- Why are we given at least one spiritual gift? (For the common good. This must mean for the good of our fellow believers in Jesus.)
- Read Acts 2:38-39. What does this teach us about the individual promise of the gift of the Holy Spirit over time? (It continues through the generations.)
- Read 1 Corinthians 12:8-10. Does it appear that we all receive the same spiritual gifts? (No. These verses seem to say just the opposite, that different believers receive different gifts. We all get some gift, but it is unlikely to be the same gift as the person sitting next to us.)
- If you were organizing the church, what would these verses that I just read cause you to conclude? (Everyone has at least one spiritual gift. The gifts are unique. The gifts are given for the common good of the church. Thus, I would organize the work of the church by having each member do something that is in accord with his or her gift.)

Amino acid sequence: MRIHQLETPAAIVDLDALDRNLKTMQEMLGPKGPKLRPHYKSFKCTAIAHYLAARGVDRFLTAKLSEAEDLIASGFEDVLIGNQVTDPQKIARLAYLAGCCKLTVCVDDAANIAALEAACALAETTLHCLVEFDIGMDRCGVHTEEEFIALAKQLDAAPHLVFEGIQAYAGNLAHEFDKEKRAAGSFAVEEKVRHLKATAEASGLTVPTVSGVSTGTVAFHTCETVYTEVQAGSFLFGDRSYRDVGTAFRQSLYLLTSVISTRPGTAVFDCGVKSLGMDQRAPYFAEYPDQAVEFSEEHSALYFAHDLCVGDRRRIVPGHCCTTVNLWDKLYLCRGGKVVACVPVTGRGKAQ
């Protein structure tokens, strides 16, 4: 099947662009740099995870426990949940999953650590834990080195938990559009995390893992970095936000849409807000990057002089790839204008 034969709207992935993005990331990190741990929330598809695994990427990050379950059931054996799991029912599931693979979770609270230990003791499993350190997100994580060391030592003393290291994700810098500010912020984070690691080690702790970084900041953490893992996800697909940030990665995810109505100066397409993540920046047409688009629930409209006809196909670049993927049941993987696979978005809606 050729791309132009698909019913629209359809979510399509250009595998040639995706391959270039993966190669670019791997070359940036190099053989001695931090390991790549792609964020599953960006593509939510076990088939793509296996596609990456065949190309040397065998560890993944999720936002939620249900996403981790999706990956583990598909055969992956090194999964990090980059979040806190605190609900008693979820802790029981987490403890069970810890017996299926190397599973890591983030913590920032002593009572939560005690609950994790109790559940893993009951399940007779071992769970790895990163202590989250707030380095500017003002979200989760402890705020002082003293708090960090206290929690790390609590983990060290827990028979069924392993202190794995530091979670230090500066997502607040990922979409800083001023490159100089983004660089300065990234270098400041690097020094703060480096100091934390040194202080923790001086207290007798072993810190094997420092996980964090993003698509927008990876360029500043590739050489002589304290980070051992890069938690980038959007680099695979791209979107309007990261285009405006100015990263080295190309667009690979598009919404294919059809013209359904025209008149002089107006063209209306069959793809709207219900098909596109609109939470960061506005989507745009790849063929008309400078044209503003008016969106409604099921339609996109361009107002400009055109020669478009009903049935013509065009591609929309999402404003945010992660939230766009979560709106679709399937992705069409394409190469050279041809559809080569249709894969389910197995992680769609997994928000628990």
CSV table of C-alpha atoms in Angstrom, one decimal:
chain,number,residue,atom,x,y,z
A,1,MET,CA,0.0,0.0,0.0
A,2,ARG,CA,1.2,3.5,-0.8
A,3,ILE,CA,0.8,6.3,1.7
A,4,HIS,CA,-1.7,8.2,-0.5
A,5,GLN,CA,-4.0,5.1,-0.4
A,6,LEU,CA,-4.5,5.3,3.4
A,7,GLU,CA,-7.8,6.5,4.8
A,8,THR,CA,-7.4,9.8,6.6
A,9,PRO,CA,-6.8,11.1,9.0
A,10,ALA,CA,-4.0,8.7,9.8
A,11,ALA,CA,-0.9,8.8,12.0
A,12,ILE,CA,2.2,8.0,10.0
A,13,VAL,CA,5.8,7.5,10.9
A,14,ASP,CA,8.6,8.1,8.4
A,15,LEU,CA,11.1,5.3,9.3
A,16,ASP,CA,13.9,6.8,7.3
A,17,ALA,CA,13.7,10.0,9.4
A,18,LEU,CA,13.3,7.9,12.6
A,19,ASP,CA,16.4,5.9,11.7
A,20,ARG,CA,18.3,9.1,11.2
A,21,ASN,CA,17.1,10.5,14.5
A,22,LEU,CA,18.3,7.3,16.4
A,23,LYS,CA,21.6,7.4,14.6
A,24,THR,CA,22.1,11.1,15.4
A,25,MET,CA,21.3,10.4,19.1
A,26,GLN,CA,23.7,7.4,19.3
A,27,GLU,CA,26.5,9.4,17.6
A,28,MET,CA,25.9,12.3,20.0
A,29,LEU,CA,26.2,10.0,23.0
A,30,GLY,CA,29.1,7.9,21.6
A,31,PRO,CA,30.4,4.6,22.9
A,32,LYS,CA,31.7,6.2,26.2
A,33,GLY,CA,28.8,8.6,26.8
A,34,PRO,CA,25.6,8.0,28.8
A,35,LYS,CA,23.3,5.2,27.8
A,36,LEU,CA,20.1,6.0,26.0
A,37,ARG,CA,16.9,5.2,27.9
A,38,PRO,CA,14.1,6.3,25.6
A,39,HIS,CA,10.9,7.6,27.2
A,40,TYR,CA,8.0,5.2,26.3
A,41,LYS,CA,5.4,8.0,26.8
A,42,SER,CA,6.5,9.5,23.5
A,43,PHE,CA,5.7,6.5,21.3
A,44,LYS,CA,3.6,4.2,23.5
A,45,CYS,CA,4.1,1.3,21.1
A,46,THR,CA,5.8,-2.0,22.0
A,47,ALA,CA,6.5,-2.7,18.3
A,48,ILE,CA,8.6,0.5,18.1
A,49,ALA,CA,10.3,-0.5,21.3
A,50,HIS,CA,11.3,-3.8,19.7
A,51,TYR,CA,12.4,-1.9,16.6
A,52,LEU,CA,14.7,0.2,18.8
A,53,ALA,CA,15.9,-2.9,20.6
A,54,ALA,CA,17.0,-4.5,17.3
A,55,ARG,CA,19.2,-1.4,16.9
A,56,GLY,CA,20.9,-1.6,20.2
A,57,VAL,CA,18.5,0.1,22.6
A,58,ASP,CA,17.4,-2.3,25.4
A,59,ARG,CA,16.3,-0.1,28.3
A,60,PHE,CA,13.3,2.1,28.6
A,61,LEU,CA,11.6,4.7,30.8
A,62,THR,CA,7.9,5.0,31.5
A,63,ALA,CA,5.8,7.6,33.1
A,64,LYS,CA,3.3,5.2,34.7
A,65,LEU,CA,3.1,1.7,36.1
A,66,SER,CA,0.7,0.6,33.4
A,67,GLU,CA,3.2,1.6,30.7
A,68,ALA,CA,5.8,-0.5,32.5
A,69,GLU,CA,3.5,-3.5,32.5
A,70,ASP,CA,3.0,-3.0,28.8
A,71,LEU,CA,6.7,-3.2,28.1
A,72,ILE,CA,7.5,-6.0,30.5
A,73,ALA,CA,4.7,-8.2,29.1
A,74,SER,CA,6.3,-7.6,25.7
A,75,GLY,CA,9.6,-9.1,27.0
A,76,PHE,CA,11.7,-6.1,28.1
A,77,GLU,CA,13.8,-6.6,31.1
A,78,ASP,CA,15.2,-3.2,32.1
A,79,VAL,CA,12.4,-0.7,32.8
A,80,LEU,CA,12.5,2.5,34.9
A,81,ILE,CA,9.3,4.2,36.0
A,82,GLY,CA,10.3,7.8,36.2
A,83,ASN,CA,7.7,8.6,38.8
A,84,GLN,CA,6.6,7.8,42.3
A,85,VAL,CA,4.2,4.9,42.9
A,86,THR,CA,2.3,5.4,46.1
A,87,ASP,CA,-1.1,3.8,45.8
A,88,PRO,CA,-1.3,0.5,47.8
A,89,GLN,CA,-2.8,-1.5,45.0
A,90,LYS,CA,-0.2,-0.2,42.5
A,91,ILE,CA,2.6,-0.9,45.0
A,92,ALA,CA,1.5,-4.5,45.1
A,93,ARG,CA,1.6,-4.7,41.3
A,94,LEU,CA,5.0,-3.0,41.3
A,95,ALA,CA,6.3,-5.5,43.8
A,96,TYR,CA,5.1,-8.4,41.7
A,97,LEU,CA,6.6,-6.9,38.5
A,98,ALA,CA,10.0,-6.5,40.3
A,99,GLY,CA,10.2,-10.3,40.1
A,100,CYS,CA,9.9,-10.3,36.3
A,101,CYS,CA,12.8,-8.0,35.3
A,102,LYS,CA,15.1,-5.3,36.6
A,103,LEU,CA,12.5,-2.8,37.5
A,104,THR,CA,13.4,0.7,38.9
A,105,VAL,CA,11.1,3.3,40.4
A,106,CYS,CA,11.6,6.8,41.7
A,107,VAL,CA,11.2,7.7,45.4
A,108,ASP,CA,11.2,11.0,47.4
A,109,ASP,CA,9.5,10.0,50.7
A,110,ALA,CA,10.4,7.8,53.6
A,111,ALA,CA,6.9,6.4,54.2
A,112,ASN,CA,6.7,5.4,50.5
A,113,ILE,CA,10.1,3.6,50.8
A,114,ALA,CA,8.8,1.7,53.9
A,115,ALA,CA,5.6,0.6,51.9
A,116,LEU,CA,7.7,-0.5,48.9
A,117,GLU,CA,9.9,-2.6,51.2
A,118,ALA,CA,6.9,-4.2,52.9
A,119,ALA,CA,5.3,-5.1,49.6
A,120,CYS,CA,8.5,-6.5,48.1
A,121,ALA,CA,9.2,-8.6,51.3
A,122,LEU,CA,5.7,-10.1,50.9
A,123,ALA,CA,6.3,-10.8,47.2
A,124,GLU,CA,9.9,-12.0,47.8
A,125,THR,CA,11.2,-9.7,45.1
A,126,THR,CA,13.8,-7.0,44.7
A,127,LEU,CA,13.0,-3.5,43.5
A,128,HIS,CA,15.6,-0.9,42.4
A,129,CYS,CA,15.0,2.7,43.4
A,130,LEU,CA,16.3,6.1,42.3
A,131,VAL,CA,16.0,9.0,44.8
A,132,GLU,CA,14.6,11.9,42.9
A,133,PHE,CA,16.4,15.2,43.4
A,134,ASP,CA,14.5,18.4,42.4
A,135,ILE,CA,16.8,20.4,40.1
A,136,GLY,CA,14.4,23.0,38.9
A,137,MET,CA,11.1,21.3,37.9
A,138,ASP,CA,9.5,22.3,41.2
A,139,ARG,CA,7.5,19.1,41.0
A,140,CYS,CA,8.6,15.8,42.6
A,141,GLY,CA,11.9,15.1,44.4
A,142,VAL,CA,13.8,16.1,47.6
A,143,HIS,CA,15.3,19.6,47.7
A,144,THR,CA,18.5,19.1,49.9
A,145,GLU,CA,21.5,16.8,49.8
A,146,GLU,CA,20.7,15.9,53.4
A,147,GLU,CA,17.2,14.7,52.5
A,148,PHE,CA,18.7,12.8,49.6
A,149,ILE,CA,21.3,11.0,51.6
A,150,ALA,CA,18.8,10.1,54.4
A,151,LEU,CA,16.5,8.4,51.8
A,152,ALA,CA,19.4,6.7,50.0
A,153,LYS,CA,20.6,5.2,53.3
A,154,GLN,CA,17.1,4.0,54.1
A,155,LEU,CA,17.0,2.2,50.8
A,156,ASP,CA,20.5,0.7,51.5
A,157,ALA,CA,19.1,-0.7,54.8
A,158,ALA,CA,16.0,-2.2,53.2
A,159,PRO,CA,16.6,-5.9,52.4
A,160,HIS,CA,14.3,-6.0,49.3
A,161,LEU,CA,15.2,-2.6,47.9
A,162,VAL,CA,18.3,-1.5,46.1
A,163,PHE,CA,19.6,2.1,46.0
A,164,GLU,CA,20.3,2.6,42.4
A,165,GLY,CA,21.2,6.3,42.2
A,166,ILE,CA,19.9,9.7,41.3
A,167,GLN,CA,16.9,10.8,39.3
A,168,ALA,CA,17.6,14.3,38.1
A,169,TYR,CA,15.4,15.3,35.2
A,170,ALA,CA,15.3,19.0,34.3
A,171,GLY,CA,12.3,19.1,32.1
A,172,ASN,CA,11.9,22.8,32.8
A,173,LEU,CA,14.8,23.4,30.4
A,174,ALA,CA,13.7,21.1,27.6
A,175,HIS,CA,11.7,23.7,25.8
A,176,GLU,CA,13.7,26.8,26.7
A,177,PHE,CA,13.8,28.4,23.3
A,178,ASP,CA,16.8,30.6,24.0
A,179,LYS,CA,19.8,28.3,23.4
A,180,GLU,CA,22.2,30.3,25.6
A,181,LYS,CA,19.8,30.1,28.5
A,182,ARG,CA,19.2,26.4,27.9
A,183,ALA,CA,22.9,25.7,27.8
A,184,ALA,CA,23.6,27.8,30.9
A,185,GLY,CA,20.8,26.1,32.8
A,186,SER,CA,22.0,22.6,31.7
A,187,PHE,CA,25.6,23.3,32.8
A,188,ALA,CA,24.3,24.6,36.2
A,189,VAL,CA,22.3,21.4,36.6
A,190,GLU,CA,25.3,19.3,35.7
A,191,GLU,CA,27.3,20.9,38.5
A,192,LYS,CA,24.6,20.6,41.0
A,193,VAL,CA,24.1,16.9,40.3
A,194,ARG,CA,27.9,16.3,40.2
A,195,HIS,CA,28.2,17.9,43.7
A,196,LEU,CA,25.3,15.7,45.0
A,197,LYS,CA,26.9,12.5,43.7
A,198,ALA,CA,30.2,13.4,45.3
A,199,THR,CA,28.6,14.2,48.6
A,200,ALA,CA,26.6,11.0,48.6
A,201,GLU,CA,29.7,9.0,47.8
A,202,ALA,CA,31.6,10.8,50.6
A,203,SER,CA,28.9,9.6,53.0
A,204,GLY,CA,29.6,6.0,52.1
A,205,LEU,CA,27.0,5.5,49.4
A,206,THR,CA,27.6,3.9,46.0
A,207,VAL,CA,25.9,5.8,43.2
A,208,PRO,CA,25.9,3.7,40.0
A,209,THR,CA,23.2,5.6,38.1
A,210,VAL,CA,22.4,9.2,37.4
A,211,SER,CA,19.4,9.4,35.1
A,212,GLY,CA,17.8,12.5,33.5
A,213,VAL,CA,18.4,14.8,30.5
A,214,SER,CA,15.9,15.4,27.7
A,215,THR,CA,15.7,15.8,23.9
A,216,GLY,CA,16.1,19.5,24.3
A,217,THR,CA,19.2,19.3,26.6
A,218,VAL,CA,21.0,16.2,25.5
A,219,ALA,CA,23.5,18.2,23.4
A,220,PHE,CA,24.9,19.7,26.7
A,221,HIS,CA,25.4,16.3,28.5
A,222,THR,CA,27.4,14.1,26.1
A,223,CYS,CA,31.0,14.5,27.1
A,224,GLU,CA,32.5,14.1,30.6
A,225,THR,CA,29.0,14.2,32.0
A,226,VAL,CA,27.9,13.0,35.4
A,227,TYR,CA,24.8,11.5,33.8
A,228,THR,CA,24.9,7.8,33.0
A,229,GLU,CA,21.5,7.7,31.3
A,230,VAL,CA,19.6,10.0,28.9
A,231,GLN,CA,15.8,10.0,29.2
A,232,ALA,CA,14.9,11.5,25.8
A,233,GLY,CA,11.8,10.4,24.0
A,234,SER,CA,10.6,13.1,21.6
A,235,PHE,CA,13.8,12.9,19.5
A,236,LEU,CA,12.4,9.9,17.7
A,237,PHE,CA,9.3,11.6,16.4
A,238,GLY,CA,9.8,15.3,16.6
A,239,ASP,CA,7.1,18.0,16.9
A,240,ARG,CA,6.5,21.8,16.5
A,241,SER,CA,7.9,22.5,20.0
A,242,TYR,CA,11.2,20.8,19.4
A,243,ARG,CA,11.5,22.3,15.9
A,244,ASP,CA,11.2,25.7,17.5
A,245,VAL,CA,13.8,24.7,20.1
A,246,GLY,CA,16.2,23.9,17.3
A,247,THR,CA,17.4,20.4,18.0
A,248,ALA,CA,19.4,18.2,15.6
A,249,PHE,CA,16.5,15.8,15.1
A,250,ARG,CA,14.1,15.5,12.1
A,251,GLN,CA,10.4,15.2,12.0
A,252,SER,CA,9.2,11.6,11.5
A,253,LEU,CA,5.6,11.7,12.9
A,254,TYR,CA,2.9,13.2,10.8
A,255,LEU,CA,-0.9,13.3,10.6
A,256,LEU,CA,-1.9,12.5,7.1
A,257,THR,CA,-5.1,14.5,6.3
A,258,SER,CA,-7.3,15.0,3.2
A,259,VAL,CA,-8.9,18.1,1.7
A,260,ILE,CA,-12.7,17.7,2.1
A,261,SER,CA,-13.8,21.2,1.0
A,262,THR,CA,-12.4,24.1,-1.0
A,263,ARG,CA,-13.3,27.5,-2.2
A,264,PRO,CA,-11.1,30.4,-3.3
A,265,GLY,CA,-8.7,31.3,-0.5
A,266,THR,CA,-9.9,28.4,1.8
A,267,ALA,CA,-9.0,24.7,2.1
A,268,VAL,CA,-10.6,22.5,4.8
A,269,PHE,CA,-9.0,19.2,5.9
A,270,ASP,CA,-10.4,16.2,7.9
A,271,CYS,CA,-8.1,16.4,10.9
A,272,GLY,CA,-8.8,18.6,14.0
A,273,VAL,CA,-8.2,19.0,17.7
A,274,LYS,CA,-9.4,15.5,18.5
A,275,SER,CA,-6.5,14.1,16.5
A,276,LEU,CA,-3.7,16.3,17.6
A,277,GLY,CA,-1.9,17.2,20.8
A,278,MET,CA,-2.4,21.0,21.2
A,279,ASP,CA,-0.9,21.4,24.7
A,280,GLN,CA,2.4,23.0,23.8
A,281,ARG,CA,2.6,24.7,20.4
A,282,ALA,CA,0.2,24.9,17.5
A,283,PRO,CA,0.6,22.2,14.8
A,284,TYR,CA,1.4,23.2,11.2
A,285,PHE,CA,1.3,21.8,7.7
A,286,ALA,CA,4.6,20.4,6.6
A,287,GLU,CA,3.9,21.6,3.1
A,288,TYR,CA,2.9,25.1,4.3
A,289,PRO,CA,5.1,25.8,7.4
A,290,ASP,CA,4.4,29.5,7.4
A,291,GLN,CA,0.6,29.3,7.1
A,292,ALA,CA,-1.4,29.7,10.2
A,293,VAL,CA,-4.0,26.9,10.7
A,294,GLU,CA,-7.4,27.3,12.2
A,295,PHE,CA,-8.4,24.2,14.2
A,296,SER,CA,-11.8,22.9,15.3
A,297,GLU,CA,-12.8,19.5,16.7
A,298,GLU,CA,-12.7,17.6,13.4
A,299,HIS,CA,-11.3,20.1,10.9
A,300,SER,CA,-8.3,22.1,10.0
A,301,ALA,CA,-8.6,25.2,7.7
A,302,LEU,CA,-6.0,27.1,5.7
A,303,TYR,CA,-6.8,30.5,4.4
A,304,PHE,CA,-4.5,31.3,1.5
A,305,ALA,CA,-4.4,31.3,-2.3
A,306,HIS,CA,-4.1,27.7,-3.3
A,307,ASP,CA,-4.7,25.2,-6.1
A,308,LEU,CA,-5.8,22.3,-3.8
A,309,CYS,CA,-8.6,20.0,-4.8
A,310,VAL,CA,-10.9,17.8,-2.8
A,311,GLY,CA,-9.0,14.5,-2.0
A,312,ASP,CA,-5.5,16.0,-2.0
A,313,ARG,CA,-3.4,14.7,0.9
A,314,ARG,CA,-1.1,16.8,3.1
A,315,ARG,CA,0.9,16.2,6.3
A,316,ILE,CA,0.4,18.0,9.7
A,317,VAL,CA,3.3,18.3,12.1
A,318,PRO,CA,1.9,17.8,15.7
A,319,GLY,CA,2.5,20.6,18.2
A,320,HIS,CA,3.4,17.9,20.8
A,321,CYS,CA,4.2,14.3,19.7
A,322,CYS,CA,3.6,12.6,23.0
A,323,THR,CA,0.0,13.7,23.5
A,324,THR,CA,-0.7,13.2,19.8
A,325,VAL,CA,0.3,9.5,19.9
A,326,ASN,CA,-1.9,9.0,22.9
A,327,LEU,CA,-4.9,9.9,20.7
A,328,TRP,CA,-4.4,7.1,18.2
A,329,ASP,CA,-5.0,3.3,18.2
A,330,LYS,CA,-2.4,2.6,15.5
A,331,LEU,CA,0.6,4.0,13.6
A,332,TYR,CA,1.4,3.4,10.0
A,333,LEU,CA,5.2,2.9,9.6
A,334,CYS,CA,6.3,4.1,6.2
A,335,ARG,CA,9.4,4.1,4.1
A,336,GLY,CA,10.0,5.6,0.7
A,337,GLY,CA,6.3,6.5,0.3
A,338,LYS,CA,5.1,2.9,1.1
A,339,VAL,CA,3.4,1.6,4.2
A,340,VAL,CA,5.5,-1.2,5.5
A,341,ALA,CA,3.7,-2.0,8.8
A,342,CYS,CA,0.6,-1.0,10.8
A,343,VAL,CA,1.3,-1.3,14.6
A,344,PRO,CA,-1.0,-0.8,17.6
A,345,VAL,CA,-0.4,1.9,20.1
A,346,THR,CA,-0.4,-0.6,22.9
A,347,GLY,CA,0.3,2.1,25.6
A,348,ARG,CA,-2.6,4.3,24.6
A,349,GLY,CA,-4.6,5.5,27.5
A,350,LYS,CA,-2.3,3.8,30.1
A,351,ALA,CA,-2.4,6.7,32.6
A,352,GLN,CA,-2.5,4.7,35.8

- Read 1 Corinthians 12:11. Who decides who gets what gift? (The Holy Spirit.)
- Read Romans 12:6-8. Who decides the extent to which we have a spiritual gift? (Paul says it is "according to the grace given us" and he says "in proportion to his faith." This suggests a joint effort: God originally decides the gift and the extent of the gift, and we can increase the strength of the gift by our faith.)
- Read 1 Corinthians 12:31. In 1 Corinthians 12:27-30 Paul lists several spiritual gifts. He then says, "eagerly desire the greater gifts." What does that say about our role in securing an additional spiritual gift that we would like to have? (It suggests that we also have a role in the type of gifts given to us. It would not make any sense for Paul to tell us to desire other gifts if we could not have them.)
- Look again at 1 Corinthians 12:11. As we previously discussed, this should have a great impact on church organization. If we are simply facilitating the organizational work of the Holy Spirit, what does this suggest about the work of the church? (We want the Holy Spirit to lead in that as well. The Spirit organizes and He leads.)